Alice Eduardo, President and CEO of Sta. Elena Construction
Ask anyone around her, and they would all agree that the name Alice Eduardo is synonymous to steel; she is a Woman of Steel. Her journey, however, isn’t all paved. Regardless of all the challenges including those that she faced penetrating a male-dominated industry that is construction, she displayed the true grit of any steelman.
The making of a woman of steel
Back when Alice Eduardo is younger, she had her heart set on becoming an engineer, the type who wears a hard hat and surveys a dusty construction site. Her passion about roads and bridges and buildings grew in earnest. She rescinded, however, because her parents didn’t want her to what people in the 80s thought as a man’s job. Her mother, more specifically, dreamt of the young Alice Eduardo as a doctor or nurse when she grew up.
She took up a degree in Management as a compromise. She was able to use her educational background in dealing with family businesses in Nueva Ecija such as rice milling and trading and garments exporting. Alice Eduardo had been exposed to the ins and outs of doing business, which she used as a stepping stone in handling her would-be company soon.
While she was delivering rice on an elf truck that she was driving herself on one fateful day in 1995, one of their clients, Concrete Aggregates, which was handling a construction project in Malolos, Bulacan, asked her to supply steel for the said project. What she felt was a sign that she needed to fulfill her lifelong dream of partaking in the construction industry, Alice Eduardo delivered the materials personally.
She founded Sta. Elena Construction and Development, now an AAA and Large B firm which means the firm has a capitalization of at least Php300 million and qualifies to bid for any billion-peso project. Her first big projects were plants in Batangas namely Bacnotan Steel Plant, Santa Rita Power Plant and San Lorenzo Plant. Moving forward to become a construction magnate, her construction company was mostly recognized for its foundation works.
Her road to success isn’t always smooth. She faced the lowest point of her career when the construction industry was hit by the Asian financial crisis in the late 1990s. She had just taken out loans so she can buy high-end, brand new heavy equipment which she refused to sell at a loss. Sacrifices are made until the economy recovered, and more opportunities knocked on her door once more.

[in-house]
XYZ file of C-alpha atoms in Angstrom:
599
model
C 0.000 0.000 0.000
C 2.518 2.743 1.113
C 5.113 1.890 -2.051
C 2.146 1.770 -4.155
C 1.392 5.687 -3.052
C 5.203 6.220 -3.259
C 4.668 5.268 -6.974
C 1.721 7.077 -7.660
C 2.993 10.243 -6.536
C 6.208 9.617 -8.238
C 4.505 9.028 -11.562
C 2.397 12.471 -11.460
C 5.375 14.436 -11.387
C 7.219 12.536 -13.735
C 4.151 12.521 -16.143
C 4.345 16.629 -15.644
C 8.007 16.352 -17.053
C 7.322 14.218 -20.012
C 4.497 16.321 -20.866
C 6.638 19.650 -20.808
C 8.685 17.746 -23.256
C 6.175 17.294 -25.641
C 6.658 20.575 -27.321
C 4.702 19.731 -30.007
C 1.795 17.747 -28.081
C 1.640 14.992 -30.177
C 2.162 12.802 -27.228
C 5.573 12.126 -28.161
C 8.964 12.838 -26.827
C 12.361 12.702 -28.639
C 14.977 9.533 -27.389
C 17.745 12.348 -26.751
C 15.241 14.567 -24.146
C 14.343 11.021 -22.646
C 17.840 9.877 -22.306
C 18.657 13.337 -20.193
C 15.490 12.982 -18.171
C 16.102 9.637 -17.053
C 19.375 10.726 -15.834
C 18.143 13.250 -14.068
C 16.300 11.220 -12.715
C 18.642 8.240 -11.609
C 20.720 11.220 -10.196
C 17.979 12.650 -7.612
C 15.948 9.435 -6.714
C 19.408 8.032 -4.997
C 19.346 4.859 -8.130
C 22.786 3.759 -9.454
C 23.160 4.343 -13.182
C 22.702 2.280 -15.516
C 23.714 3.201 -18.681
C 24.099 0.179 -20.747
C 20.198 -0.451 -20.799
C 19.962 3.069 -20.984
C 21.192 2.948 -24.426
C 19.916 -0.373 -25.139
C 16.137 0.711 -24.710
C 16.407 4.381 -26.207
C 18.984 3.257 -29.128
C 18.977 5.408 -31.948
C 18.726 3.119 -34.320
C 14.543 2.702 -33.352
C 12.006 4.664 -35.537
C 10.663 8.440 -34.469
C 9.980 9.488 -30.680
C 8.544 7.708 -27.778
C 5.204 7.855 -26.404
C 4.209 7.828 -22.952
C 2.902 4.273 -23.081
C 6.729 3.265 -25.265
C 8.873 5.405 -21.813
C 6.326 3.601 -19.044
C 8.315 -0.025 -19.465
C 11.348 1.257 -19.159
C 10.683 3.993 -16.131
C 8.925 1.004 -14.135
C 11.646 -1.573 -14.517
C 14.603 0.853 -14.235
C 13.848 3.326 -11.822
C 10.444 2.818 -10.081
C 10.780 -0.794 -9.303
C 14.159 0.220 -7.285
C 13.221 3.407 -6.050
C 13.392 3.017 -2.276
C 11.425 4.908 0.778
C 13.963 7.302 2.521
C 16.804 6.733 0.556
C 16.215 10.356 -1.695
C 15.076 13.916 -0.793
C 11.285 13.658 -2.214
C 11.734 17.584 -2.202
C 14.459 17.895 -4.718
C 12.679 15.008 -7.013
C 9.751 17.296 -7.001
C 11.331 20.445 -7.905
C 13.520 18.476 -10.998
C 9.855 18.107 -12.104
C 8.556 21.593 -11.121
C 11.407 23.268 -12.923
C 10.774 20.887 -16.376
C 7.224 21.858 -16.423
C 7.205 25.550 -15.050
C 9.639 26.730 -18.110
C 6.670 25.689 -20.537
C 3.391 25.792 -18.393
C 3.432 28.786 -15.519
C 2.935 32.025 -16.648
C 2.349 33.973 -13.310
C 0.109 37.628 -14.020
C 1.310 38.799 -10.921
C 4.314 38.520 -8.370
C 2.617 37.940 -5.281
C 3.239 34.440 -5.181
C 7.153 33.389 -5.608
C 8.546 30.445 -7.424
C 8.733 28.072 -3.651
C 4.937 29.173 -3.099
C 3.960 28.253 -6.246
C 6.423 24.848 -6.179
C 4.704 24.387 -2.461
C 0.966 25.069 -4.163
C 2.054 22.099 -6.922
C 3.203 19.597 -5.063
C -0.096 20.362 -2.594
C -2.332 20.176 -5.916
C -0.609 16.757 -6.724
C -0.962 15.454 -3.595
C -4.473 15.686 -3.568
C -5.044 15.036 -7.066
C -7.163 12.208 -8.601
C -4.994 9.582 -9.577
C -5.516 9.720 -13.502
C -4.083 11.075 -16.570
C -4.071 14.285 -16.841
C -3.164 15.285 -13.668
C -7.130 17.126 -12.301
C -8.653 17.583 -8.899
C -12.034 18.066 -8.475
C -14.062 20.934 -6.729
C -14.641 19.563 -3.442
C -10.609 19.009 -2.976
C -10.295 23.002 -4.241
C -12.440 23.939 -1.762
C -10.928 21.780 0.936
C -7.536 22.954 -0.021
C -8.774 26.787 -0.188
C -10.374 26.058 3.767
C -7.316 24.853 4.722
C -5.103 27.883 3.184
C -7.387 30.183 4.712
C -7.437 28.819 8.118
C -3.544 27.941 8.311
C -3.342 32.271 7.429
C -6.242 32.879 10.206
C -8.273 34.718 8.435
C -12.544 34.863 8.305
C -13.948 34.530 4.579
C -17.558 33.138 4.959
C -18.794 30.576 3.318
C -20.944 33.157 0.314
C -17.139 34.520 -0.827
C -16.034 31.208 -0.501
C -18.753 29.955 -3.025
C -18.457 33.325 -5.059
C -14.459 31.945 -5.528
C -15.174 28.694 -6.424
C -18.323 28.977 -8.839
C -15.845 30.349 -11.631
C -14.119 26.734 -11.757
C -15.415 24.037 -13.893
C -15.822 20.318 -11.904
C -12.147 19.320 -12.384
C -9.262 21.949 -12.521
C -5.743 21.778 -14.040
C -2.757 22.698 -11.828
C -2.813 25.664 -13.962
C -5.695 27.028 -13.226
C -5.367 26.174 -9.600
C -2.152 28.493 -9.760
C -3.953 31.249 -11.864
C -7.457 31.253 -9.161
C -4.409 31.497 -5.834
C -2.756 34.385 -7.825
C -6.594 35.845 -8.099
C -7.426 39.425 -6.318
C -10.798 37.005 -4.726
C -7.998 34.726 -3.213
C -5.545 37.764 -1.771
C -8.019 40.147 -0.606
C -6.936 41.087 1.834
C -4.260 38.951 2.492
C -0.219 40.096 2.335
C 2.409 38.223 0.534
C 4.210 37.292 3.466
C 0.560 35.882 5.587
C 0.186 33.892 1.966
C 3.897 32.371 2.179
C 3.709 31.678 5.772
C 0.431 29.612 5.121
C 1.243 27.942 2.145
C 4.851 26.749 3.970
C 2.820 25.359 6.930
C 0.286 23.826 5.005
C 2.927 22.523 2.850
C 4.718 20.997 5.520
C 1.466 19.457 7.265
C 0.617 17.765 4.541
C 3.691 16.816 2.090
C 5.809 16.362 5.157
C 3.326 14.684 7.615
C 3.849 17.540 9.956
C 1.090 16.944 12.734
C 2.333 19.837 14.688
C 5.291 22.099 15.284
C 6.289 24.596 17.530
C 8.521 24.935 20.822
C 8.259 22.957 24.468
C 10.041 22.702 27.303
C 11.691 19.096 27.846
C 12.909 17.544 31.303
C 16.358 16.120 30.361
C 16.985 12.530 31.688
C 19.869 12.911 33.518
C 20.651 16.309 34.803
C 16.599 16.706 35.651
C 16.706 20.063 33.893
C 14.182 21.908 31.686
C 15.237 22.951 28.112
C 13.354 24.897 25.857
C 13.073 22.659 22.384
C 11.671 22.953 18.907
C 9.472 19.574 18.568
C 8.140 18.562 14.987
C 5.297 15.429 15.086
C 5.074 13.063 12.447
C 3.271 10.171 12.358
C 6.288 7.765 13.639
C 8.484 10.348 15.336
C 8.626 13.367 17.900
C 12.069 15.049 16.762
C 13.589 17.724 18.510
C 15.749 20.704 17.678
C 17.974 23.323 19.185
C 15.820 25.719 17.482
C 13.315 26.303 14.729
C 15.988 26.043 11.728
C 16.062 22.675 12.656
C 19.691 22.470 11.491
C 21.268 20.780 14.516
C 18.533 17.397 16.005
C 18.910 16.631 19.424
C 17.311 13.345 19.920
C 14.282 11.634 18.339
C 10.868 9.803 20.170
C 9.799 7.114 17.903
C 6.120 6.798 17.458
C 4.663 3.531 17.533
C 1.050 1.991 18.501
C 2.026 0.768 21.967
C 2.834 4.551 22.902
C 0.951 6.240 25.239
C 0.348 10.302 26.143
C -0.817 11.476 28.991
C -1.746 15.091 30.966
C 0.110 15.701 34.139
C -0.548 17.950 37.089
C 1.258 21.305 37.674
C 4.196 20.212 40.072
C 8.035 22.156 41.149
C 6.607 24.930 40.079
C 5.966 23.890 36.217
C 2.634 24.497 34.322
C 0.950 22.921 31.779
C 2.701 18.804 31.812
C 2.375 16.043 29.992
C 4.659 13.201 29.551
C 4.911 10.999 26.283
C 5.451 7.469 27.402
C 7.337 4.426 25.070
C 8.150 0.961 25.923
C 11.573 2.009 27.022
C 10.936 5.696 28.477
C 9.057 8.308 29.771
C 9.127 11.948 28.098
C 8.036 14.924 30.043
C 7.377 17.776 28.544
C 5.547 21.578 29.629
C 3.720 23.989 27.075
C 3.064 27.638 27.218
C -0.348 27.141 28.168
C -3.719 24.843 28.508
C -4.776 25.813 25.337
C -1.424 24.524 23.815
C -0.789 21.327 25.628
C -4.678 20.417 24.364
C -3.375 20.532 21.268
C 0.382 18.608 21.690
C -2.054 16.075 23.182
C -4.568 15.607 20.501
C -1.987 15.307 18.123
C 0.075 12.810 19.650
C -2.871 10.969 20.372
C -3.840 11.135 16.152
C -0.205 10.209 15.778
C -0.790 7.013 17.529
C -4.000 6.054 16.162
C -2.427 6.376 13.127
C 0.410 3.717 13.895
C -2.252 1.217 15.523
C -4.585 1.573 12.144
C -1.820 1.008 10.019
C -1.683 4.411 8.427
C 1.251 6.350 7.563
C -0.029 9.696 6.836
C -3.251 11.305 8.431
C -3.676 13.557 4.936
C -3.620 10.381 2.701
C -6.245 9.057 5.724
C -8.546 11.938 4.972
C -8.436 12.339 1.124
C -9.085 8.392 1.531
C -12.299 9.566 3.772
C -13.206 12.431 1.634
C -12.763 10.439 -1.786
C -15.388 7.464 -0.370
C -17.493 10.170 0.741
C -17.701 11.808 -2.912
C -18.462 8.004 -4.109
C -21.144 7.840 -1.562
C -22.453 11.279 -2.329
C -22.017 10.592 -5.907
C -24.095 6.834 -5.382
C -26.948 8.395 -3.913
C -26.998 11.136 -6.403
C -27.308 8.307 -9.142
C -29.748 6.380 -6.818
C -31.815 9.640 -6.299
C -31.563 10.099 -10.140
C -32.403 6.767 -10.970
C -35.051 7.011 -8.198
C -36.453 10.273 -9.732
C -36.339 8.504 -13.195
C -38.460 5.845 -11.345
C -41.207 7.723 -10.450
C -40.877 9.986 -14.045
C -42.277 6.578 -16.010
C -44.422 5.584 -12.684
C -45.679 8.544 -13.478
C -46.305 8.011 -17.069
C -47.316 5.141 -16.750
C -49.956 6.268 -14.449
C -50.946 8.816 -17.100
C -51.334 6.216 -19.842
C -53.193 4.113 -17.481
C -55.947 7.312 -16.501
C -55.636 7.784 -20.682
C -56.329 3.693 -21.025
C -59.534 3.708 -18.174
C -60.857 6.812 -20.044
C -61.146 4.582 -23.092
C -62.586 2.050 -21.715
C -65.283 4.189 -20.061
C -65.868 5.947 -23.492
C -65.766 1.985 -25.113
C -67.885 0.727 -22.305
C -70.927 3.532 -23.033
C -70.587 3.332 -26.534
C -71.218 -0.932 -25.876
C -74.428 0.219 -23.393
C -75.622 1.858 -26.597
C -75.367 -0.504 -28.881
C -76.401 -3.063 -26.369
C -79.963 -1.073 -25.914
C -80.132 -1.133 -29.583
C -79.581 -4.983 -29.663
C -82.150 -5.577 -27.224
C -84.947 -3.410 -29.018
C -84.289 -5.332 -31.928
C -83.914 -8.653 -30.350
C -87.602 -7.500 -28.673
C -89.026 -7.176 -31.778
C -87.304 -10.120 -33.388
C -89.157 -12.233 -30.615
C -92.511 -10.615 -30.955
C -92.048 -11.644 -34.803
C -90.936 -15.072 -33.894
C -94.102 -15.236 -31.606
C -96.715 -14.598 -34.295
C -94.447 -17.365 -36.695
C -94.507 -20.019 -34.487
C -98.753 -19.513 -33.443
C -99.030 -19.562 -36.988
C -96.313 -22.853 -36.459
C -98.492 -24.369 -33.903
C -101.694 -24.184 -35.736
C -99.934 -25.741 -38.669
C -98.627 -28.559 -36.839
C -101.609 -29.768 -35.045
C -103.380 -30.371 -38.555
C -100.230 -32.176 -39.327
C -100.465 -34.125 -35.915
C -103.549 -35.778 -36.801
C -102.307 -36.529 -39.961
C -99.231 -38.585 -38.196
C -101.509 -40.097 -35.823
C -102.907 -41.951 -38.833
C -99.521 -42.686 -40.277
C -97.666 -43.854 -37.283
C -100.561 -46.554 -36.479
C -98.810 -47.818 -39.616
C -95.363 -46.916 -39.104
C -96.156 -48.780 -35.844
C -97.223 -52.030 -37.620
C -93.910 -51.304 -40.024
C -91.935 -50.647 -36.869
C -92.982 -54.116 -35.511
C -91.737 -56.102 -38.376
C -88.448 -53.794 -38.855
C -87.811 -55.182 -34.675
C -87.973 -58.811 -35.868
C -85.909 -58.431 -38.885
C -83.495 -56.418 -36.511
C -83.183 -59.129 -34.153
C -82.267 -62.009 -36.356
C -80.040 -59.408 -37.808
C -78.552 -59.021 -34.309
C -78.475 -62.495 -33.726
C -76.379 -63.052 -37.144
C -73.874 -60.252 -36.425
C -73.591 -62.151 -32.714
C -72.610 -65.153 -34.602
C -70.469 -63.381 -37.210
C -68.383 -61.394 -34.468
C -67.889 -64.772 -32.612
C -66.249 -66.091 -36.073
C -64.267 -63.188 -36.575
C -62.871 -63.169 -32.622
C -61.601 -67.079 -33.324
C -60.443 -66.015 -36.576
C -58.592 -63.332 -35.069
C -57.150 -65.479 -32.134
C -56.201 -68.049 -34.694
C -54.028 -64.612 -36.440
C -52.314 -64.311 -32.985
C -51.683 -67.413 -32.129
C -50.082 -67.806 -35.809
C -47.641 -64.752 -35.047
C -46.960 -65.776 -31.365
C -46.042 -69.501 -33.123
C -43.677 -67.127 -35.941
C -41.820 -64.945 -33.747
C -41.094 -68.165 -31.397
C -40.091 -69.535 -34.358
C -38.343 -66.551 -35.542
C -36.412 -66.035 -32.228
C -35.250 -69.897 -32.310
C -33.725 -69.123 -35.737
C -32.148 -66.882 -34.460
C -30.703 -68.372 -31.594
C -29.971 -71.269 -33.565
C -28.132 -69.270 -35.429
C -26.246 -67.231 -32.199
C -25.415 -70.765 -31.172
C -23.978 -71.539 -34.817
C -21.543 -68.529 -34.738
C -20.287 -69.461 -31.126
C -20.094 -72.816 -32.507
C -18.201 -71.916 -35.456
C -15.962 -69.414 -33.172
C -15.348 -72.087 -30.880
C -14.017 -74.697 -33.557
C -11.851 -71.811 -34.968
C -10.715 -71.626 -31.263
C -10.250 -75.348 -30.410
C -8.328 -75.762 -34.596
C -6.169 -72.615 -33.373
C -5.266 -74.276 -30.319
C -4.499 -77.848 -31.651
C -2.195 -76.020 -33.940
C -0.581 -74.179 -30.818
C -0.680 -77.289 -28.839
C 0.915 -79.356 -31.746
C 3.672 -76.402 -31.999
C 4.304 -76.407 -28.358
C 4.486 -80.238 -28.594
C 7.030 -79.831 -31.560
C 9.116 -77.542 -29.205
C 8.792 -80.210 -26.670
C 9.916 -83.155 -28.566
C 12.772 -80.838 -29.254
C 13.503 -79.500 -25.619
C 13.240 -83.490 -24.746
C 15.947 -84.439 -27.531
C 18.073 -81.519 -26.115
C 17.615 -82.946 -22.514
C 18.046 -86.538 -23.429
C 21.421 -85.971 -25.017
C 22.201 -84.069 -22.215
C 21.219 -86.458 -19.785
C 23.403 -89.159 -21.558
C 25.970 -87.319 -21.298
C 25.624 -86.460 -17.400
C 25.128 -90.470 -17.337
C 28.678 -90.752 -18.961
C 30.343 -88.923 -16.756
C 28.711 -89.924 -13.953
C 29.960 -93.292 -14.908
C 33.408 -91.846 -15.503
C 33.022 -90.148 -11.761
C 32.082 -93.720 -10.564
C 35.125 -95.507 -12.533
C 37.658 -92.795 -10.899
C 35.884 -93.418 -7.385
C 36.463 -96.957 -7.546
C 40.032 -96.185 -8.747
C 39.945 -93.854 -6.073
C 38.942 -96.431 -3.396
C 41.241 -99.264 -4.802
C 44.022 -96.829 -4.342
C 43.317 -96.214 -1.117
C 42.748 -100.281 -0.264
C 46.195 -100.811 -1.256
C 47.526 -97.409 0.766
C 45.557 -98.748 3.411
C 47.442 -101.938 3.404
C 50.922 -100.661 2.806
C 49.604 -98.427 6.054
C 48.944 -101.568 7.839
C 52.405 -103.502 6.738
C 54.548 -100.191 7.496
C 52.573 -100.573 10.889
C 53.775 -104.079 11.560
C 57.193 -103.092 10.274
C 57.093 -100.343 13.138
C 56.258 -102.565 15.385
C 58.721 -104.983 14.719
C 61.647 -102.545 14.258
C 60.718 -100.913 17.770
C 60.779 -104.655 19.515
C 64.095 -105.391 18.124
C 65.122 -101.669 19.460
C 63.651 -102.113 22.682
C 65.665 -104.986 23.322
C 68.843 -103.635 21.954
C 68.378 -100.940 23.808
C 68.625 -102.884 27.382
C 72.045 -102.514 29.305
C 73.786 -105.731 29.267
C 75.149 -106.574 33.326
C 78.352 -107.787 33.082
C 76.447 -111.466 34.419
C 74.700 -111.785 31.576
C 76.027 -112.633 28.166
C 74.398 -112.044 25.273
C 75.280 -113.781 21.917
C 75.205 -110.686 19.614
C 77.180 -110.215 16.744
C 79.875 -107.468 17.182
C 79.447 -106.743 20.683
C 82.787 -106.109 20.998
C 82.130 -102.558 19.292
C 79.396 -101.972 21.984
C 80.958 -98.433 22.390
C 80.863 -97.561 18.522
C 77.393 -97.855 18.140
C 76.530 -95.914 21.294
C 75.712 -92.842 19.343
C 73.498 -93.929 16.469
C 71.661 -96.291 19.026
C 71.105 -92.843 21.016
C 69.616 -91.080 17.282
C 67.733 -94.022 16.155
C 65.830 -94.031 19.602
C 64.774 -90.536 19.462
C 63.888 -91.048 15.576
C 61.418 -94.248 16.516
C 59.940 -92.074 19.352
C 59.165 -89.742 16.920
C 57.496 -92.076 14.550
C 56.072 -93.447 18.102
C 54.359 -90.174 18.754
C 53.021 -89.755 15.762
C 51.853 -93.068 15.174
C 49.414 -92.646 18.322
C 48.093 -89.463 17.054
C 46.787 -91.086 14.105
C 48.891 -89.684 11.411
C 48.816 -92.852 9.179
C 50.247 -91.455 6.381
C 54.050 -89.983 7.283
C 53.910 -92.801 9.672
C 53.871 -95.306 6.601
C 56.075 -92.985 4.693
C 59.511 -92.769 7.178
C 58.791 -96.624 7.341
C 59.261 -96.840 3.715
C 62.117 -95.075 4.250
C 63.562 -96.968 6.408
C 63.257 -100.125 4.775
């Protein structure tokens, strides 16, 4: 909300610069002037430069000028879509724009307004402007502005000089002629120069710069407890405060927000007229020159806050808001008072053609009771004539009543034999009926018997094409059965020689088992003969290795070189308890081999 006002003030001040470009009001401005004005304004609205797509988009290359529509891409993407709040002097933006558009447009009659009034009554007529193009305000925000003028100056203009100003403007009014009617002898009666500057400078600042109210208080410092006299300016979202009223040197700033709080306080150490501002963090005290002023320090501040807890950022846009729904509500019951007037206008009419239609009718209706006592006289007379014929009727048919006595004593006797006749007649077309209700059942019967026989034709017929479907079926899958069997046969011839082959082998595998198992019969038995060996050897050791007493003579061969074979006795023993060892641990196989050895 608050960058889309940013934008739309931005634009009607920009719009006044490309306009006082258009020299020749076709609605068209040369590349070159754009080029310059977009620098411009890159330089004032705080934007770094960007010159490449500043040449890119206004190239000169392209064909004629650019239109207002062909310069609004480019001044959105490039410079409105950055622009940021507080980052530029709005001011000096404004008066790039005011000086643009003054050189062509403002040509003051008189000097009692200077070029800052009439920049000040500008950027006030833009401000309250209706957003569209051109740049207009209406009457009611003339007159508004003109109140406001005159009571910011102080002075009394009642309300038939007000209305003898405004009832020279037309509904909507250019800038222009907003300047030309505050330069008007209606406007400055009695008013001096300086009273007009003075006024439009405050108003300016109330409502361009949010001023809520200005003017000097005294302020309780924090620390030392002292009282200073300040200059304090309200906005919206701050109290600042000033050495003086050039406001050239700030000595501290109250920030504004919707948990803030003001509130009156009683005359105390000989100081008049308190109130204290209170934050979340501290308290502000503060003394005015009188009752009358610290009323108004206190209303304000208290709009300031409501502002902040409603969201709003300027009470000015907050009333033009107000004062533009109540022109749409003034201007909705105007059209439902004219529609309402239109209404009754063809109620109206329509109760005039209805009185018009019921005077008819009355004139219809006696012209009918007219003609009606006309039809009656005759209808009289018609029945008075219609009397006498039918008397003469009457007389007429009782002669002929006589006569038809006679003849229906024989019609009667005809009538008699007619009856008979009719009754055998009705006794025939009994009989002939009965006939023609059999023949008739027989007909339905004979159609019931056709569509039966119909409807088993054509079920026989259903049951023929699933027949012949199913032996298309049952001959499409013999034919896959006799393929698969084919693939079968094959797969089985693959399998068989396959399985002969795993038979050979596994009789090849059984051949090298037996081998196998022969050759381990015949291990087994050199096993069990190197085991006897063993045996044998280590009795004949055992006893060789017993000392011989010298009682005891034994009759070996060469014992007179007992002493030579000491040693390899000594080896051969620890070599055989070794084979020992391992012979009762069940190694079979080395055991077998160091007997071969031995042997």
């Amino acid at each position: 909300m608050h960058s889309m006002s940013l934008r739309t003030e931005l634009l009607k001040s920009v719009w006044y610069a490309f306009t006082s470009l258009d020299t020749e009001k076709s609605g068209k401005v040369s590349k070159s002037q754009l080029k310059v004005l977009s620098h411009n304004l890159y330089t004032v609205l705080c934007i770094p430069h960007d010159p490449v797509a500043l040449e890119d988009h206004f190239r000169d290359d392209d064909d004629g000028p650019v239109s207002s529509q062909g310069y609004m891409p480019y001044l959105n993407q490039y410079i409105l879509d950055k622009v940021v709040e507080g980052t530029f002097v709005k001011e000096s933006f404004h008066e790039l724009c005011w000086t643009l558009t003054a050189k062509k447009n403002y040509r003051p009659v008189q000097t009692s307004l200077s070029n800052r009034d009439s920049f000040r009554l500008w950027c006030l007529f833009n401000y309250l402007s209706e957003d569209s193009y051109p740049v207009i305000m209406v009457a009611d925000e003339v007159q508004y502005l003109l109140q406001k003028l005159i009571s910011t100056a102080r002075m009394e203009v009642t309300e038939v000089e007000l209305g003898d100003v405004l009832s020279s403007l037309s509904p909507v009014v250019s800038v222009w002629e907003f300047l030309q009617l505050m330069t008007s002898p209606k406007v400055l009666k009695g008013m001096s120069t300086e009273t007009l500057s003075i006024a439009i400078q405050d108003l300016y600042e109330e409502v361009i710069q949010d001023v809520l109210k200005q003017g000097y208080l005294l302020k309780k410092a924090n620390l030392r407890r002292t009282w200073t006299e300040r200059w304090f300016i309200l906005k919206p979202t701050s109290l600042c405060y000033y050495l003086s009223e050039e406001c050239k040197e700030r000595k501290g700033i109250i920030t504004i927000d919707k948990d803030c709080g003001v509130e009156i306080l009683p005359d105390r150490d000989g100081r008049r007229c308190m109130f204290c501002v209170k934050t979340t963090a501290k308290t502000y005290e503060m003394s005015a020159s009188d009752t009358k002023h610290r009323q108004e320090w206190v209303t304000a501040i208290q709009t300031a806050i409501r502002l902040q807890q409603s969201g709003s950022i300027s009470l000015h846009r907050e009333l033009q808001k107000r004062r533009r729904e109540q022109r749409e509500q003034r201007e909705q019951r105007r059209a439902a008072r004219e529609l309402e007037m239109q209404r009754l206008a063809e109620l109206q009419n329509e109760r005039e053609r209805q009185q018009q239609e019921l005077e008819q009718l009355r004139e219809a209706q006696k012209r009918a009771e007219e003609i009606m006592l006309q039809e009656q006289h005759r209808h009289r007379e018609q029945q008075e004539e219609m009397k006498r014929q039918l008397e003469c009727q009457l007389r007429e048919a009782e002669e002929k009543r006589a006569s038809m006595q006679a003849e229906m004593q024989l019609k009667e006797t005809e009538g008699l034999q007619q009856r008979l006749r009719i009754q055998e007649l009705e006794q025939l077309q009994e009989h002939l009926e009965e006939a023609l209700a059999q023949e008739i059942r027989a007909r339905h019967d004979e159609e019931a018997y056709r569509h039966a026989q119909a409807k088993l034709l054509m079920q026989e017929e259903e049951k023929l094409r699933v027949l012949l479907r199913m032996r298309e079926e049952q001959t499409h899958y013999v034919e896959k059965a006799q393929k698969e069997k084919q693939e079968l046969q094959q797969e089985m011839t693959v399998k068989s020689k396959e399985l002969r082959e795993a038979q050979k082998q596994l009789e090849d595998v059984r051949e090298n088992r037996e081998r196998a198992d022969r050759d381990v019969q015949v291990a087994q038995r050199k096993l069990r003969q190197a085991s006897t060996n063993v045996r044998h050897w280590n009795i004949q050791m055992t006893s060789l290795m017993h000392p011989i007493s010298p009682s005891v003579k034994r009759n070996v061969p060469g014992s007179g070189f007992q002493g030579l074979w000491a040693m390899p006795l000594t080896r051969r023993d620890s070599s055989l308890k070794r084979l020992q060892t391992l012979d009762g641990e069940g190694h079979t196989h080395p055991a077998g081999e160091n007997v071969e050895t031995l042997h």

Her determination and dedication paid off
Going beyond structural integrity, which is Sta. Elena Construction and Development’s tagline, there are one factor that separates her and her team from any other construction companies in the Philippines: quality service. Mediocrity is not in her vocabulary, meeting standards and beating deadlines for all of Sta. Elena’s projects.
Along these lines, she and her team were able to earn the trust and respect of its ever-growing list of local and international clients. No one can deny quality, and no less than Henry Sy took notice. Her company built the foundations for the following major projects:
SM Mall of Asia,
SM Seaside City Mall (Cebu),
SM City Cabanatuan,
SM Olongapo City,
SM City Tarlac, and
SM Bay Arena.
Other companies and investors also hired Sta. Elena to provide services for projects within the Entertainment City in Para?aque. To name a few, Alice Eduardo and her team pile-drove the foundation for the following projects:
Solaire Resort and Casino,
City of Dreams Manila,
Belle Grande Casino and Resort, and
Manila Bay Resort.
Of all these, she was extra proud of the First Gen-Siemens San Gabriel Power Plant project in Batangas. The modern natural gas-fired power plant would cost $600 million. Siemens is a meticulous company, but Sta. Elena was able to outbid international construction firms and win the project. Sta. Elena was the first contractor to build a power plant for Siemens. This only proves the dedication of her and her team in meeting international standards.
The woman of steel has a soft spot too
As compassionate as she is, Alice Eduardo also extends help and guidance to people in need. She has passion projects on the side. One of her dearest projects is the Hematology-Oncology Isolation Ward at the Philippine General Hospital’s (PGH) Department of Pediatrics. The pediatric ward is a 320-square meter ward that can accommodate terminally ill cancer patients.
She is also one of the most ardent partners of the Philippine Center for Entrepreneurship’s Go Negosyo, a program that targets aspiring entrepreneurs. She shares her entrepreneurial journey to other people during summits and conferences, hoping to inspire them to find their own passions and pursue their dreams of becoming an entrepreneur.